Although trained at Camp Stewart, GA in anti-aircraft artillery, he was assigned to be a "scout" and spent much of his war behind enemy lines laying communication lines. Because of the weight of the spools of telephone wire, he wasn't allowed to carry an M-1 rifle. He had to make do with a carbine (4 pounds lighter). He said he never liked the carbine because of its lack of hitting-power. From what he told me I believe he almost certainly took part in some of the battle of Hürtgen Forest on the Belgium-German border in the Fall and Winter of 1944. It was a terrible and costly battle which the Allies "won". Historically it has always been overshadowed by Gen. Montgomery's "OPERATION MARKET GARDEN" and the Battle of Bulge.
There dont't seem to be any photos from the Hürtgen Forest among the ones I found here. Buck said the woods he fought in were so thick you could only see the two guys on either side of you. They fought through the winter of '44 - '45, one of the coldest in European history with the temperature going below zero on the fahrenheit scale. They slept out in the mud or the snow often without shelter and Buck once told me none of them ever caught a cold. They went day after day on cold rations since any kind of smoke would attract the German artillery. After the war Buck would never eat Spam, saying he had been forced to eat it cold too many times during the war.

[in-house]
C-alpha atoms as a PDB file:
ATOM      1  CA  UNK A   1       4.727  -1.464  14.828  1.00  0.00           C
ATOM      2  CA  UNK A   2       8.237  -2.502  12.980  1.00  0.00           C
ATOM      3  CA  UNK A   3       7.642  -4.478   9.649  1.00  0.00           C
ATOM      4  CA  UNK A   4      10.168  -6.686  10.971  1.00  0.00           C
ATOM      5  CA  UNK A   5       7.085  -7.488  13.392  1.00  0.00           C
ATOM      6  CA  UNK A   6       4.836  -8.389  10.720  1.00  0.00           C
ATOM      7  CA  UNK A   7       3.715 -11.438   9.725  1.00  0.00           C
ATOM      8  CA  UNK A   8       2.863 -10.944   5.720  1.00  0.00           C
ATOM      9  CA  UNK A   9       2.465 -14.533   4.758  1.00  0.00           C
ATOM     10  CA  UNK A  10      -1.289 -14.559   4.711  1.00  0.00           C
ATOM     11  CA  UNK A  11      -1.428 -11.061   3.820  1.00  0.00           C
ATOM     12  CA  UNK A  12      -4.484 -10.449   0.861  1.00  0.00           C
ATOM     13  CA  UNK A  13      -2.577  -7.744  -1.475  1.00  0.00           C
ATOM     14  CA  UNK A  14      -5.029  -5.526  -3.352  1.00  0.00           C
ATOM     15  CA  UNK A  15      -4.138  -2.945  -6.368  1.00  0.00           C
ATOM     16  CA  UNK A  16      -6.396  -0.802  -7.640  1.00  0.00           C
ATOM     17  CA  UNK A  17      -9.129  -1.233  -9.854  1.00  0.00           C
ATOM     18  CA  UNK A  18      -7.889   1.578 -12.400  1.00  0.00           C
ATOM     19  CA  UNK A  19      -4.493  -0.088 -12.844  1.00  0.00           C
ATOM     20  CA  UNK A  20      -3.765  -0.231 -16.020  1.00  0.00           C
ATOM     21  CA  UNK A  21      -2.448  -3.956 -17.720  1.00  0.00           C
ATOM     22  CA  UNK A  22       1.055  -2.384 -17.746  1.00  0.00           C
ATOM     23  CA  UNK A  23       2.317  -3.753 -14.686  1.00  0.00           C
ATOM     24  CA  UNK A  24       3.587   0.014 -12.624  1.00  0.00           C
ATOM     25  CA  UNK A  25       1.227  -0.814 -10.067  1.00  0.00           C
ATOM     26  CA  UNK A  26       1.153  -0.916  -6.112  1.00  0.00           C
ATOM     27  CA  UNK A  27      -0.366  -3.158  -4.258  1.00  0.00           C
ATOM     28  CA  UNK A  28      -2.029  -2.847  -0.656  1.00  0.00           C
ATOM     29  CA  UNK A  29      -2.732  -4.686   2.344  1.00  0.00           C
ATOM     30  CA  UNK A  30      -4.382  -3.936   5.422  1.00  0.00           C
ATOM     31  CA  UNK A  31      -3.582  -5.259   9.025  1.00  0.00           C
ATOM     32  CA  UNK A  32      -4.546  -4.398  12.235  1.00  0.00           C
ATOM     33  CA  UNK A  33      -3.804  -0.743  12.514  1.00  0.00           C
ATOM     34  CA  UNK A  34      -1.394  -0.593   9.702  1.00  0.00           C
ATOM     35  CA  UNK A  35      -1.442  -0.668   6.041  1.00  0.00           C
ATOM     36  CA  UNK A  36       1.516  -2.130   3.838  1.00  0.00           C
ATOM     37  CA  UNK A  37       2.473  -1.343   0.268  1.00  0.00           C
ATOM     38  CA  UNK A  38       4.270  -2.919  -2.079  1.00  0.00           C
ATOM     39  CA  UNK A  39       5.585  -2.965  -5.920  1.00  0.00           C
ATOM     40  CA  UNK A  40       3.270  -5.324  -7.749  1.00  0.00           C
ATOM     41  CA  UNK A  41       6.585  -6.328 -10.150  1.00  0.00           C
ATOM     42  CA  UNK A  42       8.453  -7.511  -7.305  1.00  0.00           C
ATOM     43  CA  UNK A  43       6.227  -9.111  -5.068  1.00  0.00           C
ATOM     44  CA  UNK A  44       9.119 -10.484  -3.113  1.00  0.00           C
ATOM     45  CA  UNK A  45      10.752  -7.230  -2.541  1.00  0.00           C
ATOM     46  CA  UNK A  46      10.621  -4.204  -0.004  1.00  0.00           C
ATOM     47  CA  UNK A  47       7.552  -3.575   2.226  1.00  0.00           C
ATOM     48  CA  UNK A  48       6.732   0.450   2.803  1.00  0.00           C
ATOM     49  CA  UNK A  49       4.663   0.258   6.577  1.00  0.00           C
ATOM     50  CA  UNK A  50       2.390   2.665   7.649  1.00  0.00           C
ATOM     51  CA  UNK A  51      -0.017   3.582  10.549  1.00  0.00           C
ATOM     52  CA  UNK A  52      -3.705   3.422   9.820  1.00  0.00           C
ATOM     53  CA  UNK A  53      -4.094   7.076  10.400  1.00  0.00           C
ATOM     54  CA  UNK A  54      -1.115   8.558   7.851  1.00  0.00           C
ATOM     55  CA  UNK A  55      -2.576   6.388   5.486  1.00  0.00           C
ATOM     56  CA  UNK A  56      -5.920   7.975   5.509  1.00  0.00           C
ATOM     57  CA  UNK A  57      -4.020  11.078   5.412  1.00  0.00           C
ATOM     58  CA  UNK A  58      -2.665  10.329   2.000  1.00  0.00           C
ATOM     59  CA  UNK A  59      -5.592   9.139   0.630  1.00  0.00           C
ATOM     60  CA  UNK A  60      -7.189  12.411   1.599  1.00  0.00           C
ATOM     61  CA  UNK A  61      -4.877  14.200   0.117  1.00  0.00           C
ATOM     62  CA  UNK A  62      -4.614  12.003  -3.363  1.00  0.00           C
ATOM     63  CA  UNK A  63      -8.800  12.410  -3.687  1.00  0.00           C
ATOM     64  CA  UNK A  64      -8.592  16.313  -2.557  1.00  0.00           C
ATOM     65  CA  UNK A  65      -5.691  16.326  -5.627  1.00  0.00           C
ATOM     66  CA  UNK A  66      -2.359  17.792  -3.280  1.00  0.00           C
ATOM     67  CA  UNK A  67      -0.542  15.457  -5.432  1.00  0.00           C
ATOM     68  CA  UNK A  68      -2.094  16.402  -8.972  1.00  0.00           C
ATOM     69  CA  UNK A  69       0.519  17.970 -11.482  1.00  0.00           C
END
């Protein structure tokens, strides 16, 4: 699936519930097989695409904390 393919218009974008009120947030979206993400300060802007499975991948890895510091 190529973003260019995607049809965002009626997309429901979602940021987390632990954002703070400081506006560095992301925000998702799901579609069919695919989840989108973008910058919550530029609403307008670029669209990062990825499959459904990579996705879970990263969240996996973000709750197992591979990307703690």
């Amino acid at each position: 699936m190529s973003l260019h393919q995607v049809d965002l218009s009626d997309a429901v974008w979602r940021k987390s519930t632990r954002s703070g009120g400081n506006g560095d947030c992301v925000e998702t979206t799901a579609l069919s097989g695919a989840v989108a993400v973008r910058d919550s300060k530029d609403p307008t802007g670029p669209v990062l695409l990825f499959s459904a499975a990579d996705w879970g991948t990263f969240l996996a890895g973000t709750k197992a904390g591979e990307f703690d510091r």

In March, he and his buddies crossed the Rhine river on a pontoon bridge next to the captured Ludendorff railroad bridge at Remagen. I think he said it had already collapsed by that time. The Germans attacked the bridge with jet fighters. The 28th Regiment moved on Köln (Cologne) and swung north. Then they went on occupation duty trying to establish law and order in the part of Germany under Allied control.
Sometime during all this Buck was wounded by a German tank shell but since he had shed no blood, he did not qualify for a "purple heart" medal [Not so. A bleeding wound is not required for the award according to an email from Lt. Col. Sprengle. I will have to check out the paperwork.] I have posted the V-Mail Vi sent him when he was in the hospital. It is dated 26 April 1945 and is addressed to Pvt. Donald Brener, 3rd Bn.Hq.Com.28th Inf. He was supposed to be shipped home, but slipped out of the hospital and rejoined his outfit to finish his war.